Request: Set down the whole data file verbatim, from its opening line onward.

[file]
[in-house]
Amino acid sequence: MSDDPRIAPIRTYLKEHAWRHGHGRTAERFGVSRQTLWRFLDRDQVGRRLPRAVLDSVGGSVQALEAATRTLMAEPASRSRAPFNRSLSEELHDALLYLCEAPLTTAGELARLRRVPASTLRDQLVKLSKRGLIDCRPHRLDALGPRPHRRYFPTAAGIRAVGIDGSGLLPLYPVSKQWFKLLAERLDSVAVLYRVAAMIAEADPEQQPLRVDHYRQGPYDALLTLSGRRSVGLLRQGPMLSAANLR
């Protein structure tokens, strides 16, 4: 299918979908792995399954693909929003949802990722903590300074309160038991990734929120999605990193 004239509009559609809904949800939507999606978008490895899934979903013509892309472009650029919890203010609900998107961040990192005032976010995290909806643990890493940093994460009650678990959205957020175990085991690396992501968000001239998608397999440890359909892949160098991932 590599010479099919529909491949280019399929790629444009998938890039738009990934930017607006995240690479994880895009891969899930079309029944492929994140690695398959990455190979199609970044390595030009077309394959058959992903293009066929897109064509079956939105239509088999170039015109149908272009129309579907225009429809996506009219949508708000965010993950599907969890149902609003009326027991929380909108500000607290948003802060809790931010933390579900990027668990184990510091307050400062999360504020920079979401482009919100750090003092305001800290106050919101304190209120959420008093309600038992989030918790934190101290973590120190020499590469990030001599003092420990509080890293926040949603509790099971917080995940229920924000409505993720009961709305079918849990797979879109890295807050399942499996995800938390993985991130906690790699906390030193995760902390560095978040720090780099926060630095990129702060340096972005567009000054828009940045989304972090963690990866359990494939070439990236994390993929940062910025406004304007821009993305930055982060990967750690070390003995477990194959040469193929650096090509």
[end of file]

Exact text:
[in-house]
Amino acid sequence: MSDDPRIAPIRTYLKEHAWRHGHGRTAERFGVSRQTLWRFLDRDQVGRRLPRAVLDSVGGSVQALEAATRTLMAEPASRSRAPFNRSLSEELHDALLYLCEAPLTTAGELARLRRVPASTLRDQLVKLSKRGLIDCRPHRLDALGPRPHRRYFPTAAGIRAVGIDGSGLLPLYPVSKQWFKLLAERLDSVAVLYRVAAMIAEADPEQQPLRVDHYRQGPYDALLTLSGRRSVGLLRQGPMLSAANLR
């Protein structure tokens, strides 16, 4: 299918979908792995399954693909929003949802990722903590300074309160038991990734929120999605990193 004239509009559609809904949800939507999606978008490895899934979903013509892309472009650029919890203010609900998107961040990192005032976010995290909806643990890493940093994460009650678990959205957020175990085991690396992501968000001239998608397999440890359909892949160098991932 590599010479099919529909491949280019399929790629444009998938890039738009990934930017607006995240690479994880895009891969899930079309029944492929994140690695398959990455190979199609970044390595030009077309394959058959992903293009066929897109064509079956939105239509088999170039015109149908272009129309579907225009429809996506009219949508708000965010993950599907969890149902609003009326027991929380909108500000607290948003802060809790931010933390579900990027668990184990510091307050400062999360504020920079979401482009919100750090003092305001800290106050919101304190209120959420008093309600038992989030918790934190101290973590120190020499590469990030001599003092420990509080890293926040949603509790099971917080995940229920924000409505993720009961709305079918849990797979879109890295807050399942499996995800938390993985991130906690790699906390030193995760902390560095978040720090780099926060630095990129702060340096972005567009000054828009940045989304972090963690990866359990494939070439990236994390993929940062910025406004304007821009993305930055982060990967750690070390003995477990194959040469193929650096090509």